Focus of the Report: This health technology assessment focuses on the use of platelet-rich plasma (PRP) for treatment of diabetic foot ulcers (DFUs).
Technology Description: PRP is an autologous blood preparation with a higher-than-usual concentration of platelets, platelet-derived growth factors, and other cytokines. Protocols for PRP preparation vary considerably but usually entail centrifugation of whole blood obtained from the patient to separate platelets from other blood components. PRP in liquid form can be applied to the DFU surface or injected into and around DFUs. In addition, the platelets can be activated to form a topical gel that is applied onto DFUs. Treatment is typically delivered in an outpatient wound management facility.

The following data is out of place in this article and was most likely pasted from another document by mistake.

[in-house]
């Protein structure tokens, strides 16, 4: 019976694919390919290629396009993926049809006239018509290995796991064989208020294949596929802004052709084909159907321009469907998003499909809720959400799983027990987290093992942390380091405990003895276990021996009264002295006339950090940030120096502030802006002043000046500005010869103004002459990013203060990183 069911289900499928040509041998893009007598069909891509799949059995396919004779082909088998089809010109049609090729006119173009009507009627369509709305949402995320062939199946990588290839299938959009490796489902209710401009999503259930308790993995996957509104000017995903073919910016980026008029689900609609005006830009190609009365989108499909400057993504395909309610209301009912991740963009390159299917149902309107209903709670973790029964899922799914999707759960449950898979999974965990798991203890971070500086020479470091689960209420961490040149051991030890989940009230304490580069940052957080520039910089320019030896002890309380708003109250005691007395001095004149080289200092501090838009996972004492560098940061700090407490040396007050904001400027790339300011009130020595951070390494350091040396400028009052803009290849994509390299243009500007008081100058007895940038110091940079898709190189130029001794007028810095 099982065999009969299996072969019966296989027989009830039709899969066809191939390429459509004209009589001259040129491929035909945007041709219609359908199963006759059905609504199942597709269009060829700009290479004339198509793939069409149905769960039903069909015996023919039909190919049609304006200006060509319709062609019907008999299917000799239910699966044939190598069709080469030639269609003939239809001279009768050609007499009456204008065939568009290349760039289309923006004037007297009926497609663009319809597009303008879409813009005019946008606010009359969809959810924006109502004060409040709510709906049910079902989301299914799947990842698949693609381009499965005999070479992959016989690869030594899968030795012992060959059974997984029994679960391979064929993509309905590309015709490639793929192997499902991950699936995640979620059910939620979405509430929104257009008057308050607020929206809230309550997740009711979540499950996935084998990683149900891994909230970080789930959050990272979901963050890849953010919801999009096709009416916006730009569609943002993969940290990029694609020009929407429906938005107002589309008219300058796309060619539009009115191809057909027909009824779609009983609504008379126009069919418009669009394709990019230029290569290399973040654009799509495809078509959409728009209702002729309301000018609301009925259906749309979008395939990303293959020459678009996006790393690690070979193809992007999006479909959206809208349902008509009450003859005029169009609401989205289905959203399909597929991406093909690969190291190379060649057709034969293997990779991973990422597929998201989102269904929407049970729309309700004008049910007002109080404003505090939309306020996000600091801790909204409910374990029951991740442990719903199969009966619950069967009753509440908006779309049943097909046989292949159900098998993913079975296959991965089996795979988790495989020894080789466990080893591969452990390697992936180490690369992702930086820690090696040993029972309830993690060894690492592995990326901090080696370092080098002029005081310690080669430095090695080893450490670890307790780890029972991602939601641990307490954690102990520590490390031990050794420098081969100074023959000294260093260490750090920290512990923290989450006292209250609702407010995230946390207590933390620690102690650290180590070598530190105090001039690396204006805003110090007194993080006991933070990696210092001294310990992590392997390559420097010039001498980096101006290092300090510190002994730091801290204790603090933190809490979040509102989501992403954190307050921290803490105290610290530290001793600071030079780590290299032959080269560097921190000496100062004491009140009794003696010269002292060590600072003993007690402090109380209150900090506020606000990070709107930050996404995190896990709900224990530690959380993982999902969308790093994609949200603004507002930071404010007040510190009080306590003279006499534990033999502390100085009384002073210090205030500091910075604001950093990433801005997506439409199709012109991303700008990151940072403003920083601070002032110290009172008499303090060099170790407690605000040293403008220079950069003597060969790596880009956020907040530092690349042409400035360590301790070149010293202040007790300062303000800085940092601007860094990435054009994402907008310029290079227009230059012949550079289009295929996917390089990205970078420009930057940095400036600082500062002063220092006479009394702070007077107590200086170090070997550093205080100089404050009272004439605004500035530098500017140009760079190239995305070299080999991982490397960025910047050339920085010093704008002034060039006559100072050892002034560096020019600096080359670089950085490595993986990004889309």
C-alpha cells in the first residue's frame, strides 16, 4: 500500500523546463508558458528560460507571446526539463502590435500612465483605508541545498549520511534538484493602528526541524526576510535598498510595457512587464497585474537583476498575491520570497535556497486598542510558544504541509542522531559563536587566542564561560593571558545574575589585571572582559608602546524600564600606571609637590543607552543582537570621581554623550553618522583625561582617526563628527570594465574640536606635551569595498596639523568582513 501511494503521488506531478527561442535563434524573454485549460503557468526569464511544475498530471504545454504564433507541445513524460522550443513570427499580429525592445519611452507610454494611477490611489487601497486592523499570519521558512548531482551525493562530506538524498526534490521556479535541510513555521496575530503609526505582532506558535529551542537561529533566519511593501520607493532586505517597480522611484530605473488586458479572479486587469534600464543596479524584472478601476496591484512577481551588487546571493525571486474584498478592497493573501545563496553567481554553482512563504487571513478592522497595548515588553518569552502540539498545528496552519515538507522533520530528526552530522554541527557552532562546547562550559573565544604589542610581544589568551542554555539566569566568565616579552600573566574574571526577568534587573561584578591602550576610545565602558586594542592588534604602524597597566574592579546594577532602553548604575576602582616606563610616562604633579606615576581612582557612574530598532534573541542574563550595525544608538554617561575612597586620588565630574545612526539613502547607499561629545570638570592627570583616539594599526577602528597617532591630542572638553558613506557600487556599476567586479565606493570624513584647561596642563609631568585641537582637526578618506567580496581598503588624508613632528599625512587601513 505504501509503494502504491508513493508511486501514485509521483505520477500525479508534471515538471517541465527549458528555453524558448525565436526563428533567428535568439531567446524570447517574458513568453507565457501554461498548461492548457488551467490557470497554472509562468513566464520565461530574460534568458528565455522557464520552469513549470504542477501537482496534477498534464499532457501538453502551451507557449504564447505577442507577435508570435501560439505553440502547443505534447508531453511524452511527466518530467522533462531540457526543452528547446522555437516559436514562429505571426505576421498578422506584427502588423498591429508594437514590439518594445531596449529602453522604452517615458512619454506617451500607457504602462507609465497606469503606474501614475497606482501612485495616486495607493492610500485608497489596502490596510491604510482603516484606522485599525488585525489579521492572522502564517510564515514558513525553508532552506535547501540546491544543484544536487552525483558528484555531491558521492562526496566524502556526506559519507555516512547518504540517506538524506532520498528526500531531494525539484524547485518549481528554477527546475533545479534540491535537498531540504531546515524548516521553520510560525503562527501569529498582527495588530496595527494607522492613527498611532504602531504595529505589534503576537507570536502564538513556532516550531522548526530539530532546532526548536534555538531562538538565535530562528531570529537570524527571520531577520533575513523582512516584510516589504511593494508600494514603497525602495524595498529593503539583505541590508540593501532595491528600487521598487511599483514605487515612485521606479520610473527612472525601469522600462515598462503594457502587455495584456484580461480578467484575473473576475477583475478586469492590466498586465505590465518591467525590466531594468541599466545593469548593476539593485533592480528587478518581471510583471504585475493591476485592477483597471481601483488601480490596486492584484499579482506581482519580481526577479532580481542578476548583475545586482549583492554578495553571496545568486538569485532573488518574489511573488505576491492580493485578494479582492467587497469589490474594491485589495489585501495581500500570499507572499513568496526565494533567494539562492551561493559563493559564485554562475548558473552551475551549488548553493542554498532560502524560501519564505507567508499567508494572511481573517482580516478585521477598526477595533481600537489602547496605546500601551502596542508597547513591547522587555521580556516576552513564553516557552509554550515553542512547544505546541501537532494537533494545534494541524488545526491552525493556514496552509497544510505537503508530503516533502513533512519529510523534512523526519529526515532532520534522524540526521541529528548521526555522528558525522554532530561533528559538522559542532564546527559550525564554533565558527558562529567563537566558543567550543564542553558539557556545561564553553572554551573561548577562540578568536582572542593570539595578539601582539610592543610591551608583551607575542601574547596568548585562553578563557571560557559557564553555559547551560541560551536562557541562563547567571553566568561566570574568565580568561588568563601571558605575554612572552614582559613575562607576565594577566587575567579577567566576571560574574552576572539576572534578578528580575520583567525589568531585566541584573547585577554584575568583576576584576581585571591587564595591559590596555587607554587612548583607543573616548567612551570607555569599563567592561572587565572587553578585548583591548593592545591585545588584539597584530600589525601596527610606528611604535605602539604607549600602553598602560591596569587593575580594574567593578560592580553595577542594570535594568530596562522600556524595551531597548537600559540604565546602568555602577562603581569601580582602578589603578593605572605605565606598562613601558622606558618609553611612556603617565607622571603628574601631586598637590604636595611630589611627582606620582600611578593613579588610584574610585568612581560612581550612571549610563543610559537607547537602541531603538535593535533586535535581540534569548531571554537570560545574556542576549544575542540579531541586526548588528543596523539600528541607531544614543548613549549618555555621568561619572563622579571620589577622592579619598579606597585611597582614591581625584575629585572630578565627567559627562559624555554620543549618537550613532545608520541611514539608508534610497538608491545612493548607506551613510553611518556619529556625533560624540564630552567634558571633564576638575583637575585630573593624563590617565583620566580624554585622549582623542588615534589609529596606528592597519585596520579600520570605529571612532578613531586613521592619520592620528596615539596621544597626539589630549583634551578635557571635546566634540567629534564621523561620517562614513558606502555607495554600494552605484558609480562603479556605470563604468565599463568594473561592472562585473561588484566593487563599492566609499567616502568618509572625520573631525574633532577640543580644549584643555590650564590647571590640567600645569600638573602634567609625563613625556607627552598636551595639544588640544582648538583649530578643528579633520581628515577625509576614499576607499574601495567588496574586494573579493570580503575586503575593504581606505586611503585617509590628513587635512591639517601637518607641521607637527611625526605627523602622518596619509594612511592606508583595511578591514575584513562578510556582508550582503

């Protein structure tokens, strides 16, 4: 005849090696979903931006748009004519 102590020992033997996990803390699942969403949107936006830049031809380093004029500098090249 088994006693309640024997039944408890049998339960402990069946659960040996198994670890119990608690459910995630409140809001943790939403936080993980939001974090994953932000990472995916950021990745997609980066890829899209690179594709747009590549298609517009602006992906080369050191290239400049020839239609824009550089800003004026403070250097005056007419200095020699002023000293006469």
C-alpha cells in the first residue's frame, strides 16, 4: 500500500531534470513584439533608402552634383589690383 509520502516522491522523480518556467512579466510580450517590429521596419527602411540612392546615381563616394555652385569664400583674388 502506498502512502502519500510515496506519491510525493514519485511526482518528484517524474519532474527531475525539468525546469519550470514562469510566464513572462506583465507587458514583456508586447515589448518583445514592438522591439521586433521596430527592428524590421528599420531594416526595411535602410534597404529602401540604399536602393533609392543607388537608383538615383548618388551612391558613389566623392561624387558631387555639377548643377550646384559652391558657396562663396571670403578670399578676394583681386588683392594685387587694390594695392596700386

Controversy: Conventional wound therapy (CWT) is an efficacious and established first line of treatment for DFUs. However, 10% to 15% of patients fail to respond to CWT. Chronic refractory DFUs are more expensive, more dangerous, and harder to treat than acute foot wounds. PRP may have a potential role in supplementing the care of patients with hard-to-heal foot ulcers, but unresolved questions remain regarding cost-effectiveness, ideal preparation methods, and optimal patient selection criteria.
Does PRP accelerate the healing of DFUs?
How does adjunct PRP performed alongside CWT compare with standalone CWT for treating DFUs?
Is PRP therapy associated with any safety issues?
Have definitive patient selection criteria been identified for PRP?
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